Family, Fiction, Health and wellbeing, Melbourne, Parenting, Relationship and marriage, Writing

The Sandcastle

‘You can’t do that!’ Madeleine yelled.

She watched as her brother, Billy, kicked over her sandcastle.

‘Mum!’ she screamed. She glanced around the beach for her mum. There she was, back with little Ollie, rubbing sunscreen on his body. His hat had an elastic strap under his neck, making his chin look chubbier than usual.

Madeleine’s mum looked her. Shook her head, as if to say you need to work it out between yourselves.

Huffing, she snatched her spade from Billy’s hands and began to build her castle again. She fashioned a moat, three turrets and a drawbridge that she’d used from bark fallen from a tree under the picnic table.

Billy lurked. Waiting to sabotage.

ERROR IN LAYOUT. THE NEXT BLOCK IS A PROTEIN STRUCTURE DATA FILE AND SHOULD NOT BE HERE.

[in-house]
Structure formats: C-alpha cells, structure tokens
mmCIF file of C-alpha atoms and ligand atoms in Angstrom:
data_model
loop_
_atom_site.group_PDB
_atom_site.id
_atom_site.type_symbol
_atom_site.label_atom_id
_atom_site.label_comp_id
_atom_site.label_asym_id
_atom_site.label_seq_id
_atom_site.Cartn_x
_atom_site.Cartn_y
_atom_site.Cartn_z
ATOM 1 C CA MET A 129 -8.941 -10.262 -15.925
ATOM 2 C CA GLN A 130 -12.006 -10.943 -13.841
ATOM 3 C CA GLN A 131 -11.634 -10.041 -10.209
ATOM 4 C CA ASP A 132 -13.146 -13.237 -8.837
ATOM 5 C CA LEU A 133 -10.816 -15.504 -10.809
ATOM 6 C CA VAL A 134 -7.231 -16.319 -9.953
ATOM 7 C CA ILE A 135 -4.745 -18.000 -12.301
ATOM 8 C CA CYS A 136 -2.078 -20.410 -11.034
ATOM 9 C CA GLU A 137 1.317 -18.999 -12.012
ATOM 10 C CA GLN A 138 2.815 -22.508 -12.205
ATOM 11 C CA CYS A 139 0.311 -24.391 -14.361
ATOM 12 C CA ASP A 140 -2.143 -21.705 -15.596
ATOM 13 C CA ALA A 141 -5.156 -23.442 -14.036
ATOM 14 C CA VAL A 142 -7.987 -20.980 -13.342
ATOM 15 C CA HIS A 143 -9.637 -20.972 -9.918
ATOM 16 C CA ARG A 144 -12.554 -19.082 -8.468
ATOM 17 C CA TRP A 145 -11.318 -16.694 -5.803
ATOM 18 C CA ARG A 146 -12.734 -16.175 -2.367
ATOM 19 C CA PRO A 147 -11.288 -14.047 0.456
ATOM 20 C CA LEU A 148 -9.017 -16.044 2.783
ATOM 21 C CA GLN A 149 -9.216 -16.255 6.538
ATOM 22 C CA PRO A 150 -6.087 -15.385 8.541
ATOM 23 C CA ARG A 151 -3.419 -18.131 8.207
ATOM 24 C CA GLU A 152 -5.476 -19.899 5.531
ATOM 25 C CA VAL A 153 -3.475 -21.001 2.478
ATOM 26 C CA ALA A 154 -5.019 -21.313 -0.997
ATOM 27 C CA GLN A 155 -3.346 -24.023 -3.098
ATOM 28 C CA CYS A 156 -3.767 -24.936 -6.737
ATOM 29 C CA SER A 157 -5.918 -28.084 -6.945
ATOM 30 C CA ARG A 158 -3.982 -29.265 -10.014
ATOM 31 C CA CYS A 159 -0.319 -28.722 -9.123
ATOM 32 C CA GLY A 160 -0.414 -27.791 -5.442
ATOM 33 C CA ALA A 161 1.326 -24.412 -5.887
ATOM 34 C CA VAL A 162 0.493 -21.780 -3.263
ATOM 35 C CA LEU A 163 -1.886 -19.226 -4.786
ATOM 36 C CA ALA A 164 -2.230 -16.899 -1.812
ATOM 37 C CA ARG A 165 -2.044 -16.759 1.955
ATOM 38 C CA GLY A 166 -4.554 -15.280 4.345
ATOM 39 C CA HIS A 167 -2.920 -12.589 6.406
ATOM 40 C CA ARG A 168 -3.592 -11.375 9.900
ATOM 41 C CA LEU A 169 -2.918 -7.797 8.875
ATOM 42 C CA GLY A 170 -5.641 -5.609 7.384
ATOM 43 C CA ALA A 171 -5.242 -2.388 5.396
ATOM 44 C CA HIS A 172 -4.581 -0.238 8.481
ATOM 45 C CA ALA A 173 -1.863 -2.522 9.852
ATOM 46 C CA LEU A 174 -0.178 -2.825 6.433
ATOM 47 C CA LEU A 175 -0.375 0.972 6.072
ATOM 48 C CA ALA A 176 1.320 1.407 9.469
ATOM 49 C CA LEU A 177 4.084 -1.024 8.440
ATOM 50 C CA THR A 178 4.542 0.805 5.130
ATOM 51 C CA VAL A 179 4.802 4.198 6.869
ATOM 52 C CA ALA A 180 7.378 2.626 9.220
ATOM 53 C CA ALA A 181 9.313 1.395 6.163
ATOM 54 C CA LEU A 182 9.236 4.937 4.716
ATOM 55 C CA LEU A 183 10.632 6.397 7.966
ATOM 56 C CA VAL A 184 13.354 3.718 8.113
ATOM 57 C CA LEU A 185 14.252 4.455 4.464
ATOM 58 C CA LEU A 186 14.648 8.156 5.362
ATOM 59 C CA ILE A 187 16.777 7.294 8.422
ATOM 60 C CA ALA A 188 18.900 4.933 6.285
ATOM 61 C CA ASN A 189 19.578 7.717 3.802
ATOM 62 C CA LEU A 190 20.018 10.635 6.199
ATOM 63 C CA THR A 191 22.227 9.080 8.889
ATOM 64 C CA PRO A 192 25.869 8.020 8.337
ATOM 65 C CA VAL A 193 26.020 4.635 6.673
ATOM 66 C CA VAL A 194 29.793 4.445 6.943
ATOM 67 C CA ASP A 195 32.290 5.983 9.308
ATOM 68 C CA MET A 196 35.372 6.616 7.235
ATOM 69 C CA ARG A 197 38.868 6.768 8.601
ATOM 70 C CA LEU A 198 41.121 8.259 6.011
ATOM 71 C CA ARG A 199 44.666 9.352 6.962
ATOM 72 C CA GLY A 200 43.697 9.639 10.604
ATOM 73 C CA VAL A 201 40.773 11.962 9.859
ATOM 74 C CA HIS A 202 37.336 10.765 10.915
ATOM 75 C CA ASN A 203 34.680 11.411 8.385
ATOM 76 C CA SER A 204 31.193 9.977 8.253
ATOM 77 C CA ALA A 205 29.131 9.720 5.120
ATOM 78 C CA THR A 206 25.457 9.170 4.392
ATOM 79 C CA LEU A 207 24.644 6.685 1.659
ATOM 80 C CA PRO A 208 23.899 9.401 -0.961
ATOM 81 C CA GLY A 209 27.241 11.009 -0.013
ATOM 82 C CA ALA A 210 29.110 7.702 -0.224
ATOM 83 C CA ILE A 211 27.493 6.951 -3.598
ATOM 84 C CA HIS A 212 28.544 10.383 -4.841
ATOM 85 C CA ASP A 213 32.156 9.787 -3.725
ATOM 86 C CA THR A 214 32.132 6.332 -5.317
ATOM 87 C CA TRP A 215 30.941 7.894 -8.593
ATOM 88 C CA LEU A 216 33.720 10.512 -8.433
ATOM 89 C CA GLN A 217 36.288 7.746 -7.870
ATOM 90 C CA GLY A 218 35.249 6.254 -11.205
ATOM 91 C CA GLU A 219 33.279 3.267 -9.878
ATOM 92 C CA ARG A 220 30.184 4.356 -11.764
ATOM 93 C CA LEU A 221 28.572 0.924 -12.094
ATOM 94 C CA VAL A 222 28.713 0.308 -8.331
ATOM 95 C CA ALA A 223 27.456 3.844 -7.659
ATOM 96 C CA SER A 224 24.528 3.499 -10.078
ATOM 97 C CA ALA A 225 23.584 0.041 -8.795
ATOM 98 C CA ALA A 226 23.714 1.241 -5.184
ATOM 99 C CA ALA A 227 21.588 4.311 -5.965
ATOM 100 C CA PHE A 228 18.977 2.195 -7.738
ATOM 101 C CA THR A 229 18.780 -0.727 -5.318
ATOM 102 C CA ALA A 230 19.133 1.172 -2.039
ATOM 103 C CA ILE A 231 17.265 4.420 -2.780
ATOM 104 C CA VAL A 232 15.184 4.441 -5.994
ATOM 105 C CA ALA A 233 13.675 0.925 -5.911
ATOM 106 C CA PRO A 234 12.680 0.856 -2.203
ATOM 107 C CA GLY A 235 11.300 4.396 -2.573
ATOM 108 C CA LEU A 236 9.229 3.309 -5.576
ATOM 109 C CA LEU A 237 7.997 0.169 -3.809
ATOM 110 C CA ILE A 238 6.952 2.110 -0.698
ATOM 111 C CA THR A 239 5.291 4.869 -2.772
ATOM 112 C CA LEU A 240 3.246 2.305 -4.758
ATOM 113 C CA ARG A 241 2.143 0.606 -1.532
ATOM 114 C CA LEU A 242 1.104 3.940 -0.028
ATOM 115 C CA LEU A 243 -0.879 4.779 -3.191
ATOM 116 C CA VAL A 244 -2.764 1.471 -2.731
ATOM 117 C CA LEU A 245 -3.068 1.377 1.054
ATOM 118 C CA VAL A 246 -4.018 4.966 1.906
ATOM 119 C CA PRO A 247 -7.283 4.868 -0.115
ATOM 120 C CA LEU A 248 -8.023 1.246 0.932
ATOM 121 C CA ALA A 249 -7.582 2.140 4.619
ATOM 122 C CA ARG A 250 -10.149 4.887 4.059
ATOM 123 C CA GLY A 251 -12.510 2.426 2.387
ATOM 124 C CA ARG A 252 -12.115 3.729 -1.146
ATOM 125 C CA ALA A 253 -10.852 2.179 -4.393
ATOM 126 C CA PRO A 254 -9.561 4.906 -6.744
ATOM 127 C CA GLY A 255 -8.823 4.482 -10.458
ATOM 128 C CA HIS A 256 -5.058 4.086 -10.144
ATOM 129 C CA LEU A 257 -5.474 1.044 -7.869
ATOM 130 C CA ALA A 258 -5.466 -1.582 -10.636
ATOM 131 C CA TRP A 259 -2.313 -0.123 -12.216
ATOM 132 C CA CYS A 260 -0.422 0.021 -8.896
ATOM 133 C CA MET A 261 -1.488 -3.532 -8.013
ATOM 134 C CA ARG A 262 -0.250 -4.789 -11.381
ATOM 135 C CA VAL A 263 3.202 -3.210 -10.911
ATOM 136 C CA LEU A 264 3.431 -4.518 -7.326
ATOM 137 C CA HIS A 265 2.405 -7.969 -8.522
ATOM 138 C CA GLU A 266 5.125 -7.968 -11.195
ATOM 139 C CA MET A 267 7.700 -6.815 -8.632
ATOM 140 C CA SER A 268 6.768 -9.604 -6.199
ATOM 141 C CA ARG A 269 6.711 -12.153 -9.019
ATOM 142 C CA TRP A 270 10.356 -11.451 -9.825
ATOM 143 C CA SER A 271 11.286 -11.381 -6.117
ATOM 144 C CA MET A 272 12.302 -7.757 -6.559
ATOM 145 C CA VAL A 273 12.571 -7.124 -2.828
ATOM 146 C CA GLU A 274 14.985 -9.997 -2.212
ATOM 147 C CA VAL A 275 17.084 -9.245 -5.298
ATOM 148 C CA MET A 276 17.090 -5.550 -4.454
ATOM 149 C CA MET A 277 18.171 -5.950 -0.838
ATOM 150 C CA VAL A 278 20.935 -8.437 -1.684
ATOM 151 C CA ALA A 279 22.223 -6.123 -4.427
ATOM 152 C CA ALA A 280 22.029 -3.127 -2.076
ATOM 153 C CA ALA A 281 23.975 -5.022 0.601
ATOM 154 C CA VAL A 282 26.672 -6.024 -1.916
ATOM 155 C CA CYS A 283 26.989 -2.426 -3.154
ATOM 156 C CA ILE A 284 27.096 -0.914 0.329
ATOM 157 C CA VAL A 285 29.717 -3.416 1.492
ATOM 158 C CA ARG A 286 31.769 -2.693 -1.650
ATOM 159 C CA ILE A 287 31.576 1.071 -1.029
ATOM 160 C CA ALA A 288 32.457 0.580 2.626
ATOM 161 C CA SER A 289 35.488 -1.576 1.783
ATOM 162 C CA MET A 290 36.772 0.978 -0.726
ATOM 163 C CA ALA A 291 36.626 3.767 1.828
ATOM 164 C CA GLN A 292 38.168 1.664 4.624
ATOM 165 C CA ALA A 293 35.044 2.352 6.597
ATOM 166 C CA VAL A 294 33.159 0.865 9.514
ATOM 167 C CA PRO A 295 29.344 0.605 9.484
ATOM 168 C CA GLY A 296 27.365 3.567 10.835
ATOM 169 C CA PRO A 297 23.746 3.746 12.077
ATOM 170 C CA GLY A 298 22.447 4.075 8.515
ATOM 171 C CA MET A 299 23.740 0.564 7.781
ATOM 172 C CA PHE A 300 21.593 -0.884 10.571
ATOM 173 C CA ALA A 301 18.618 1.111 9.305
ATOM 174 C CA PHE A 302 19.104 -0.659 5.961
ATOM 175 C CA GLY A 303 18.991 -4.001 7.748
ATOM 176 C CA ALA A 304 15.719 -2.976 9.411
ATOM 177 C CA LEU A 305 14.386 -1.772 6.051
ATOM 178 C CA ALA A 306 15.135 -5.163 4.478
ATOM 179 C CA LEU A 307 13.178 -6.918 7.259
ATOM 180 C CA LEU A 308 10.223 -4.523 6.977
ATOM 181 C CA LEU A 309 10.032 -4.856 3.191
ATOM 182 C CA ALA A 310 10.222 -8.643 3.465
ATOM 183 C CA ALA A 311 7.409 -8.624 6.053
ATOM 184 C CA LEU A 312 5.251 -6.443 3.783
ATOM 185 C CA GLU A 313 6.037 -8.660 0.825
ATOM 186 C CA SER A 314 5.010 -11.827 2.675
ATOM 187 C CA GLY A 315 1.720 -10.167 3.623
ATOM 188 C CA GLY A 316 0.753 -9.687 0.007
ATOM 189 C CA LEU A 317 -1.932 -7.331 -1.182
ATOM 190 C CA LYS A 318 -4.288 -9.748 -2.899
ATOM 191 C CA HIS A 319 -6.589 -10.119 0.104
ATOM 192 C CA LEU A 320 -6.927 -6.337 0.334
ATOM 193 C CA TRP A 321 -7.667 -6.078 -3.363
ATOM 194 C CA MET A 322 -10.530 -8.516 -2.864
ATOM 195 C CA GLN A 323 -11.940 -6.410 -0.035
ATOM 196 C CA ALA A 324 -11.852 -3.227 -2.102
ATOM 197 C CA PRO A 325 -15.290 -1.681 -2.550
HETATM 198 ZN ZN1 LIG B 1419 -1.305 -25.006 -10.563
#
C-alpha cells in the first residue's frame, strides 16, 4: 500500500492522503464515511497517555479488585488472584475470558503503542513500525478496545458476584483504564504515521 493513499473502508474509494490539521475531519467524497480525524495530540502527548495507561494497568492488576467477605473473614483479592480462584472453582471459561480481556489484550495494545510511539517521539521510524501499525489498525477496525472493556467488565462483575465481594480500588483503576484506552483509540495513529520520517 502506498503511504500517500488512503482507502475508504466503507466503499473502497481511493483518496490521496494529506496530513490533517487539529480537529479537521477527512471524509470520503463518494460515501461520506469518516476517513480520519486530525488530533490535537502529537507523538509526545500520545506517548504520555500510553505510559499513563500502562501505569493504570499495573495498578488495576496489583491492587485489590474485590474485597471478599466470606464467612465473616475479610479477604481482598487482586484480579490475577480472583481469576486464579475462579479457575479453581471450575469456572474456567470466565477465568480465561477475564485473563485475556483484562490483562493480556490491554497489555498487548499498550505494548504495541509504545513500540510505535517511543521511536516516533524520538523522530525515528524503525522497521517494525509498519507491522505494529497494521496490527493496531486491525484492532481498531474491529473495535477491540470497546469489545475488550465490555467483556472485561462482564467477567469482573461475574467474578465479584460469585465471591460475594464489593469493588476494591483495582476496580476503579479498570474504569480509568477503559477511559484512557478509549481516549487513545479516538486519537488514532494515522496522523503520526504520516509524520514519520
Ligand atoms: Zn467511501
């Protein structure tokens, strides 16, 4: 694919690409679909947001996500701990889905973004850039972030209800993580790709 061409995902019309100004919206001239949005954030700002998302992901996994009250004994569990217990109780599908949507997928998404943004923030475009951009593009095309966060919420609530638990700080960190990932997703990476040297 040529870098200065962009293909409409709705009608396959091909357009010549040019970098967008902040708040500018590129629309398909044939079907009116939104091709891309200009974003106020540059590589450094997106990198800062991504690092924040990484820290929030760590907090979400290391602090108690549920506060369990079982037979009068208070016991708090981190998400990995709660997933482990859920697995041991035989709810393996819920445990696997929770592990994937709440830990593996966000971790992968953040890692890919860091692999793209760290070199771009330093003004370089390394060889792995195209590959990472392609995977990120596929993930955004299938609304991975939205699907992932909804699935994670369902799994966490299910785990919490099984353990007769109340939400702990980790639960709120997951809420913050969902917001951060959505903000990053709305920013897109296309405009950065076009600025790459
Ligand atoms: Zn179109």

She watched him carefully, from under her eyelids. At only fifteen, Billy’s constant tormenting presence had turned Madeleine into a cynic. Why doesn’t her mum do more to stop him from being so awful.

A cry from Ollie gave the answer. Born twelve years after Billy, Ollie’s arrival into their home had pulled the rug out from under everyone’s feet. Madeleine felt abandoned by her mum. Their dad had moved out six months ago, blaming a black cloud. It was summer; there were only clear blue skies. They said it was temporary. They said once his head was clear he’d come home. But Madeleine knew he’d never come home. Her friend Zara’s dad had never come back either.

Billy’s foot smashed her castle.

‘You’re a shit Billy Thomas!’ she screamed, fighting back tears.

‘Madeleine!’ admonished her mother. ‘Watch your language.’

Of course Mum hadn’t seen Billy’s part. She never did.

Madeleine ran into the surf, to hide her tears.


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